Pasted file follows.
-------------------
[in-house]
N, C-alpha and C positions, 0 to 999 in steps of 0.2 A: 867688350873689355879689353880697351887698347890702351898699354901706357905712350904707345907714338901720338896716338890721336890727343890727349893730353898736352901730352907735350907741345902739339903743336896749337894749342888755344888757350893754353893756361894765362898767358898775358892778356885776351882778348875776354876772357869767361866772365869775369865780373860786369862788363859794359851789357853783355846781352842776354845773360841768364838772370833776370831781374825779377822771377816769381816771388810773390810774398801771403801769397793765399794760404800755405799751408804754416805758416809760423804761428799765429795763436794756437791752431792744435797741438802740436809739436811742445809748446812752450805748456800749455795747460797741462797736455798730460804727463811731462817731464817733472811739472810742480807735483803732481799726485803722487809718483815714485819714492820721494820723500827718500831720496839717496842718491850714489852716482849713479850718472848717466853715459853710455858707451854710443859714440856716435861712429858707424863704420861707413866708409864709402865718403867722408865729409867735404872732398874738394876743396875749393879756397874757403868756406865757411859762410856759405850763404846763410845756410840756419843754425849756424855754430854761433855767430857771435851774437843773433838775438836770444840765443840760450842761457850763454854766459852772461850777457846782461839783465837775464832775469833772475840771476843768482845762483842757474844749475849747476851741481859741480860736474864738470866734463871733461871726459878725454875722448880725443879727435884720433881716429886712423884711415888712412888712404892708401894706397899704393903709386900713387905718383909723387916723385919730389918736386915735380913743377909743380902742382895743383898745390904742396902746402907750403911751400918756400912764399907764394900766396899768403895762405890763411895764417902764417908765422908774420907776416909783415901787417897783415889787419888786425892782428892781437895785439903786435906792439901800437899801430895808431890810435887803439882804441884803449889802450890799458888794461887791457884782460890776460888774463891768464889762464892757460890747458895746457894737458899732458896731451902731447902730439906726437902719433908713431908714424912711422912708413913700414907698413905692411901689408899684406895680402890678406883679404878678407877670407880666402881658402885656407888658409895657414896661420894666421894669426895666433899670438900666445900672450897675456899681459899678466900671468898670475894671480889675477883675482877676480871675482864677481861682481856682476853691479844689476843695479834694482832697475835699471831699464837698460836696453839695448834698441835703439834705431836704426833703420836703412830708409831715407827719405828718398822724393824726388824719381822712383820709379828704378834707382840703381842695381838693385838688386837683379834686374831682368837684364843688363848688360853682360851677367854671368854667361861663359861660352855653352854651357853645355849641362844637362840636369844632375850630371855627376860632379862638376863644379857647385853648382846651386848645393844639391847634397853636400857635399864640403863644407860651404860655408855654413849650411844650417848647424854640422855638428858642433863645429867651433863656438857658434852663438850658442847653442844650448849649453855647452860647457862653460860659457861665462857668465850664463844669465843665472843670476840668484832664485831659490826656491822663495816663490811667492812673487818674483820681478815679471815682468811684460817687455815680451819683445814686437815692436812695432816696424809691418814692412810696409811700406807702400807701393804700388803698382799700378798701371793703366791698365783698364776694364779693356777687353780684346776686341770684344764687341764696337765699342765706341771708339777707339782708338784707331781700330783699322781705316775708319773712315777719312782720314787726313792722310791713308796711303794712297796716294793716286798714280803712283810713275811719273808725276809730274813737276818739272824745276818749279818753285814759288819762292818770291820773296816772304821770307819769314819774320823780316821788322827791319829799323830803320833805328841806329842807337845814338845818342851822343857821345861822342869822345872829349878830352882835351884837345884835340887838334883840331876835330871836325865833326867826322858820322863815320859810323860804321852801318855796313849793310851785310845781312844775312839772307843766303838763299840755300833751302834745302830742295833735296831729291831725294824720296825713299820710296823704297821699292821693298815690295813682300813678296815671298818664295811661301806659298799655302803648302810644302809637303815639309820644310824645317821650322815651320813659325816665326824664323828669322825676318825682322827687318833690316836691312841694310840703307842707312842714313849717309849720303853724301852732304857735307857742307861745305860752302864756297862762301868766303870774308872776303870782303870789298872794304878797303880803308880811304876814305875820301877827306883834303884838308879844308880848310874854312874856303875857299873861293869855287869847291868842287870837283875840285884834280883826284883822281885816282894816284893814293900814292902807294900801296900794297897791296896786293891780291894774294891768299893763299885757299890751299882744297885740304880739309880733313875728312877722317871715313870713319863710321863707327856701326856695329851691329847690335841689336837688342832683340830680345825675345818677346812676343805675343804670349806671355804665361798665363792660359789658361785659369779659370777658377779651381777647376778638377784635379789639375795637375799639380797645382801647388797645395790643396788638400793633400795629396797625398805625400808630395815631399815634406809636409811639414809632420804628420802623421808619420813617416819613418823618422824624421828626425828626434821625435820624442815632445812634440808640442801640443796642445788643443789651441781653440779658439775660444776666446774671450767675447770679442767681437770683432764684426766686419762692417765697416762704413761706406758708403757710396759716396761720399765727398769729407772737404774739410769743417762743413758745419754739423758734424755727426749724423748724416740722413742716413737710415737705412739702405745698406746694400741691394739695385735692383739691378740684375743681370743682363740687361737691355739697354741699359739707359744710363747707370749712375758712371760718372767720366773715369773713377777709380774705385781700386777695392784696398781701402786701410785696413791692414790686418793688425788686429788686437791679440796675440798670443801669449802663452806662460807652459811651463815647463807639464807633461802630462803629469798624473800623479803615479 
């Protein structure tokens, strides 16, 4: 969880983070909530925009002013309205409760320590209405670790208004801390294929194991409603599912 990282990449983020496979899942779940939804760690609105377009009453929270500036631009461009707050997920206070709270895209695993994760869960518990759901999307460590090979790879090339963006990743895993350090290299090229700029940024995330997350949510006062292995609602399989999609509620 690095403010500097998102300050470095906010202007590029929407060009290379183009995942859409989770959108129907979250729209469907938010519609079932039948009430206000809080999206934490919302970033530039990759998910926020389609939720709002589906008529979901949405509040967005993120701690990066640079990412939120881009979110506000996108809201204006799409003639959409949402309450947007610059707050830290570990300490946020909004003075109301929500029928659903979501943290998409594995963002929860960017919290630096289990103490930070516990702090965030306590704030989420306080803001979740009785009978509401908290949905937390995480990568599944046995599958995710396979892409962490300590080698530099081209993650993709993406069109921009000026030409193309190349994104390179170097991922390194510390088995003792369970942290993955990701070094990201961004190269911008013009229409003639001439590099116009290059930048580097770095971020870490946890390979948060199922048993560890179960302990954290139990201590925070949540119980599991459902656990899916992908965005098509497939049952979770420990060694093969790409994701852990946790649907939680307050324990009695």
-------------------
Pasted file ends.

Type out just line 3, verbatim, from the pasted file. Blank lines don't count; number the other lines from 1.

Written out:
């Protein structure tokens, strides 16, 4: 969880983070909530925009002013309205409760320590209405670790208004801390294929194991409603599912 990282990449983020496979899942779940939804760690609105377009009453929270500036631009461009707050997920206070709270895209695993994760869960518990759901999307460590090979790879090339963006990743895993350090290299090229700029940024995330997350949510006062292995609602399989999609509620 690095403010500097998102300050470095906010202007590029929407060009290379183009995942859409989770959108129907979250729209469907938010519609079932039948009430206000809080999206934490919302970033530039990759998910926020389609939720709002589906008529979901949405509040967005993120701690990066640079990412939120881009979110506000996108809201204006799409003639959409949402309450947007610059707050830290570990300490946020909004003075109301929500029928659903979501943290998409594995963002929860960017919290630096289990103490930070516990702090965030306590704030989420306080803001979740009785009978509401908290949905937390995480990568599944046995599958995710396979892409962490300590080698530099081209993650993709993406069109921009000026030409193309190349994104390179170097991922390194510390088995003792369970942290993955990701070094990201961004190269911008013009229409003639001439590099116009290059930048580097770095971020870490946890390979948060199922048993560890179960302990954290139990201590925070949540119980599991459902656990899916992908965005098509497939049952979770420990060694093969790409994701852990946790649907939680307050324990009695």